12 Years A Slave

12 Years a Slave - 2014“Sin? What sin? A man can do what he wants with his property,” hisses Edwin Epps as he beats one of his slaves to within an inch of her life. In this sentence he sums up the entire moral philosophy of the slave trade. It didn’t matter how a master treated his slaves: they were a commodity, easily replaced, disposable.

The harrowing depiction of Solomon Northup’s kidnap and enslavement may seem like yet another Hollywood drama condemning the cursed trade. Yet it is so much more. Based on Northup’s self-penned memoirs, Steve McQueen’s film seems far more alive and vivid than any other attempt to give African American slaves cinematic representation because it can be pin-pointed to a single voice. A single voice representative of a collective misery.

The film’s pace is almost defined by Hans Zimmer’s sumptuous musical score. Slow, sonorous strokes of a cello emphasise the gruelling daily grind of a life spent in shackles; a life spent wishing to be back in the arms of your family. Contrasted with the short, sharp plucking of a violin like the racing heartbeat of a slave, fraught with fear of his master’s mood. The music echoes the juxtaposition between scenes of frenzied violence and scenes where all there is stillness. This does seem to be a film of contrasts: right and wrong, intelligence and ignorance, grief and fortitude, life and death.

12 years 2Chiwetel Ejiofor’s performance as Solomon is a striking one. He is not the thankful slave Hollywood once tried to impose on us, nor is a vengeful one. His goal is simple: to be reunited with his family and regain his freedom. Life on the plantation is as alien to him as it would be his masters; his reality is of a free, respectable life in New York. HE  He cannot allow himself to wallow in grief, which makes the few tears he does shed all the more poignant. His subtle performance is echoed by the rows of expressionless faces that greet him as he makes his way down the plantation rows. These are the faces of people who have been broken by the threat of the whip. They have no hope for freedom as Solomon does; their only release would be an early death. If Ejiofor is restrained then Michael Fassbender puts in a wild and manic performance as plantation master Edwin Epps. Whilst Fassbender may not be the portly, ageing man in Northup’s memoirs, he certainly encapsulates the terrifying depravity of the man. A man who lusts after his slaves but hates himself for it; a man who overindulges in drink and rejects his wife whilst preaching scripture. His graphic flagellation of Patsey (Lupita Nyong’o) is certainly disturbing in its violence – the explicit and excess being a trademark of McQueen’s – but is compelling viewing because it focusses on Fassbender and his reaction to his own behaviour. He seems a confusing mixture of insane and haunted.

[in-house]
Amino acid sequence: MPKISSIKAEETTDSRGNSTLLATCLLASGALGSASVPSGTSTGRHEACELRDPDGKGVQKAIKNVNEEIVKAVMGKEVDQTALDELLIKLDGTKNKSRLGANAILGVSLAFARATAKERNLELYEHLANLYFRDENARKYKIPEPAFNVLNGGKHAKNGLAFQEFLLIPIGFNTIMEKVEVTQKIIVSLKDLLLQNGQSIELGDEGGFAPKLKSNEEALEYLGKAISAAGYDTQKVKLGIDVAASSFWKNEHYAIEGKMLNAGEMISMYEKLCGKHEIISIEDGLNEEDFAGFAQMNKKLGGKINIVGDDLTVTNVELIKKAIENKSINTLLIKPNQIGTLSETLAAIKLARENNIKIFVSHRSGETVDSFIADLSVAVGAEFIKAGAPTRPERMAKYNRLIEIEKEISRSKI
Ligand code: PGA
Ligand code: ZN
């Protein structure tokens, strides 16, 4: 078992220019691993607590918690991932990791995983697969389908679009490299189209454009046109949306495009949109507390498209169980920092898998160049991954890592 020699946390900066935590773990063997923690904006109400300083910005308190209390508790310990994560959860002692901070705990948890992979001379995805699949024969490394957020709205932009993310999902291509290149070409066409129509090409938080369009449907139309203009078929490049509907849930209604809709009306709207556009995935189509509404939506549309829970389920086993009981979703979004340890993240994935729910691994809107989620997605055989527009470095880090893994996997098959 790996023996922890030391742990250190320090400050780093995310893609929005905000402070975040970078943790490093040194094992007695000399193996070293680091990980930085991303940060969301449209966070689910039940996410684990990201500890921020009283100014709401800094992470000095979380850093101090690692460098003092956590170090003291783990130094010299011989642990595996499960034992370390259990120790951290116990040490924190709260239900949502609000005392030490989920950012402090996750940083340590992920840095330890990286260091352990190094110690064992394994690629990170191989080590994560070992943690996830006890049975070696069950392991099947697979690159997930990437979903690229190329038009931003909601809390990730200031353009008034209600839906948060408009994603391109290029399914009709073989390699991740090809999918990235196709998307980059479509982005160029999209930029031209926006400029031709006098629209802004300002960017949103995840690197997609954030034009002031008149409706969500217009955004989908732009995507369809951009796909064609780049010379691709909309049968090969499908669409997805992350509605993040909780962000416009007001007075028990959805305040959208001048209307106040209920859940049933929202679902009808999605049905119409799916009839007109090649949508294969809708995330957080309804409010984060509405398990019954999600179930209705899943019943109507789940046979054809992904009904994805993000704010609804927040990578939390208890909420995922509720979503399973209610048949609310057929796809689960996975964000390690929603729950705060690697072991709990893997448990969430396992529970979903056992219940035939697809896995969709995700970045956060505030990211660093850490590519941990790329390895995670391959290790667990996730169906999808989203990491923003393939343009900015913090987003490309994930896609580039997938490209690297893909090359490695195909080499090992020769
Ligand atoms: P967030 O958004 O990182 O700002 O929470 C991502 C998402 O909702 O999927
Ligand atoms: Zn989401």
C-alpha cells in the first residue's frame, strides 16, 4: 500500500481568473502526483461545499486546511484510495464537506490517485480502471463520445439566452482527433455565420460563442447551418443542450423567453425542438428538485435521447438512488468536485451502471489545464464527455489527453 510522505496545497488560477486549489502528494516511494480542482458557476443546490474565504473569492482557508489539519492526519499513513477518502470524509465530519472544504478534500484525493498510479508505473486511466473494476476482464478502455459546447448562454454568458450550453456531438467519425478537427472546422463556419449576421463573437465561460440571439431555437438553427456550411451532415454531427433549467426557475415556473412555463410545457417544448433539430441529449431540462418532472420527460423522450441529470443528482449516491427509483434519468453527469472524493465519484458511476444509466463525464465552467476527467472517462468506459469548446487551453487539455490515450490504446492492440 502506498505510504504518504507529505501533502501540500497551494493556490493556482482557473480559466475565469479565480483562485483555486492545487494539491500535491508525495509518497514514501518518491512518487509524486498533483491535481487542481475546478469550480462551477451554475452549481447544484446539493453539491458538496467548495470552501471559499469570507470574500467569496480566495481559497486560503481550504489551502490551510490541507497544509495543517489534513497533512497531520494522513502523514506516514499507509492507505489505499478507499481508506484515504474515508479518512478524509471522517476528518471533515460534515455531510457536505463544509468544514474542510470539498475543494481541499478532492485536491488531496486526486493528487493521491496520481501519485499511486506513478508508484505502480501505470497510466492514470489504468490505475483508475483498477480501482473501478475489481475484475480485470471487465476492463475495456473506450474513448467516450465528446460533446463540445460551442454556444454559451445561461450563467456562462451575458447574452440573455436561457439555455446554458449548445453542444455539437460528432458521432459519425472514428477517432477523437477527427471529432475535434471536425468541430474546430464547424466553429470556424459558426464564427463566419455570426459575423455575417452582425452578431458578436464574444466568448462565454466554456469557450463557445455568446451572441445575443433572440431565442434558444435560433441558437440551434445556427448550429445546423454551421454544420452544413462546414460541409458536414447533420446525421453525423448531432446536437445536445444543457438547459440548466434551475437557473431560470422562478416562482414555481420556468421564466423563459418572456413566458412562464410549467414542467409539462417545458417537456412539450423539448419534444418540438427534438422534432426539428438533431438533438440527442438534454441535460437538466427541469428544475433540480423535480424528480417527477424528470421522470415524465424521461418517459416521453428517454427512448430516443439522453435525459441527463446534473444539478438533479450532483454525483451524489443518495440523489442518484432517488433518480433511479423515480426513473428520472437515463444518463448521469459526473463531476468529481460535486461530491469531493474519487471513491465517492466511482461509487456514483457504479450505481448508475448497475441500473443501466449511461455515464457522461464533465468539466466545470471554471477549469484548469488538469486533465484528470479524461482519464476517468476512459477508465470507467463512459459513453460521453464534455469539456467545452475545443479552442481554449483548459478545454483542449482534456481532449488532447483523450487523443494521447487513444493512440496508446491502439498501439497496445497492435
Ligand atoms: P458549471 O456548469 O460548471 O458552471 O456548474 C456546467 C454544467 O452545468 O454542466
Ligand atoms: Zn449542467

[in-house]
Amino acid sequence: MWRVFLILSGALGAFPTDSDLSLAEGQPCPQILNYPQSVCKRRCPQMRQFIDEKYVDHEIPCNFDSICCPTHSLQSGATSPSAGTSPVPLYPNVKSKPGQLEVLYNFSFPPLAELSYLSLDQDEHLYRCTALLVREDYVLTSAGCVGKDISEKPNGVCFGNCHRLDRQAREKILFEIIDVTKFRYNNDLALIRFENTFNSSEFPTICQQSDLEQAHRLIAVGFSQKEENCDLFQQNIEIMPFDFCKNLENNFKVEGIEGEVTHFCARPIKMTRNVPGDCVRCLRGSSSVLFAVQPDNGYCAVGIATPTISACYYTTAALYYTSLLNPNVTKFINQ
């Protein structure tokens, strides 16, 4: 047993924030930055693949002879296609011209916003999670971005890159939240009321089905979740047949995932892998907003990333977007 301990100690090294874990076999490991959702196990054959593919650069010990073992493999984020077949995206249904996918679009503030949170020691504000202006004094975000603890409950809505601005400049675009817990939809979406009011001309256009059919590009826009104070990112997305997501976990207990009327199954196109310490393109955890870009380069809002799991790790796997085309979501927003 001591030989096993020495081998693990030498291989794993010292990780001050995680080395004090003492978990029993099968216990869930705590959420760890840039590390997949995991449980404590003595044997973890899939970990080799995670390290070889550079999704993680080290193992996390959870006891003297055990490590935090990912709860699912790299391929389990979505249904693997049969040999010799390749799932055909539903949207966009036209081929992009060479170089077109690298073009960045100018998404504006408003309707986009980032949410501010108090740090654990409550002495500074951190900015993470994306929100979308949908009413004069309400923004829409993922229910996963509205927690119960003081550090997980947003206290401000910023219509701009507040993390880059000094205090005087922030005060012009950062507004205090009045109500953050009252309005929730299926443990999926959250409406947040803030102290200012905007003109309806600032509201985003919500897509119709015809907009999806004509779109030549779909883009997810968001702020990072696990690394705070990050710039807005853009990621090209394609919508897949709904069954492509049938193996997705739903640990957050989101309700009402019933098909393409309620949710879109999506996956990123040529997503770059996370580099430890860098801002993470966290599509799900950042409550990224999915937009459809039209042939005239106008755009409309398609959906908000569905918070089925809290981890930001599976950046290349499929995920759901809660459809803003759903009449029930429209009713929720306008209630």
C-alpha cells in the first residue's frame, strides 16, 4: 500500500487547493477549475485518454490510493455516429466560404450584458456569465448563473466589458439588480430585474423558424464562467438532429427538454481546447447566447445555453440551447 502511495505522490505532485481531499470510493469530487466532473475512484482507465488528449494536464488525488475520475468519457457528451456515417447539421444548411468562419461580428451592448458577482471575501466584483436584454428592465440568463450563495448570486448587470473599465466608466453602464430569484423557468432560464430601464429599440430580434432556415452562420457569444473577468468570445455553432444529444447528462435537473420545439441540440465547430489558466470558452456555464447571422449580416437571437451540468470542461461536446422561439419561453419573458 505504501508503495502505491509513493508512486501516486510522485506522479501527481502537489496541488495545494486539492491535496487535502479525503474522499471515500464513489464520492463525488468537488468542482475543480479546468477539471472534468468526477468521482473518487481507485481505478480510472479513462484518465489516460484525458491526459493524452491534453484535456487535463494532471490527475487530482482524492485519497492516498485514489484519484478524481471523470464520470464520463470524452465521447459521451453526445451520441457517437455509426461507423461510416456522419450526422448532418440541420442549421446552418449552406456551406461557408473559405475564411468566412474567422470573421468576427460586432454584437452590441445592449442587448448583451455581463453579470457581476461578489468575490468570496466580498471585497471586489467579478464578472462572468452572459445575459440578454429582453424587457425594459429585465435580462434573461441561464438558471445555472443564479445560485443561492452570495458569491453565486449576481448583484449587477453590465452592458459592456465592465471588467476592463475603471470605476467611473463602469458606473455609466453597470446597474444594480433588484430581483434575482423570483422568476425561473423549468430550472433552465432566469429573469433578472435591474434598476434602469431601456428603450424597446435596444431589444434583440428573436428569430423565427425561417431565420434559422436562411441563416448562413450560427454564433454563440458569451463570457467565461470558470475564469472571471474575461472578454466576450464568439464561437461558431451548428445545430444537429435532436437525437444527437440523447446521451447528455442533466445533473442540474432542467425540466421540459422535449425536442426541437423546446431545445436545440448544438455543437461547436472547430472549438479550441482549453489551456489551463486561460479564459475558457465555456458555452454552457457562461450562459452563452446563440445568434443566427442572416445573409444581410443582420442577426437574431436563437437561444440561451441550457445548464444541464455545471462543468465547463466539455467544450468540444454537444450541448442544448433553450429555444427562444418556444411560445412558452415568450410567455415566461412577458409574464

The extremity of this attack – scored by weary grunts, the crack of the whip, the sound of ripping flesh and Patsey’s searing wails – is easily the most shocking moment of the film. Yet the attempted lynching of Solomon by the sadistic overseer Tibeats (Paul Dano) is equalling as breath-taking in its silence and its lengthiness. The camera focuses on Solomon’s toes, clutching at the mud which melts in the unforgiving Georgia heat. There is no sound except the squelch of his shoes, clinging on for life. The camera pans out, revealing that – whilst Solomon wriggles and struggles – life on the plantation around him continues. Desensitised to violence or simply too afraid to help, his fellow slaves continue on about their business while the camera lingers on his gasping attempts to remain alive.

By far the most hauntingly beautiful moment of the film is a relatively short scene which begins with a close-up on Solomon’s face as looks out beyond the plantation. Slowly, he turns his huge, unblinking, tear-filled eyes to the audience and meets our gaze. He pleads with us: “You see what is happening here. Help me. Help us.” Suddenly, we are complicit in everything that has happened. It makes for very uncomfortable viewing.

Critics have accused McQueen of creating a sensationalist, patronising take on the slave trade. I have to disagree. Certainly, there are moments of deeply disturbing violence but this is not news. Reports of such behaviour from plantation masters have long been acknowledged. McQueen does not linger on images of wounds or sores; these are fleeting. What he does create is a shocking and, perhaps, unnerving portrayal of some of the worst human traits and behaviours ever witnessed. Northup did not receive any compensation or apology for his treatment. To me, that is more upsetting than a shot of a bloodied back.

Mary Munoz
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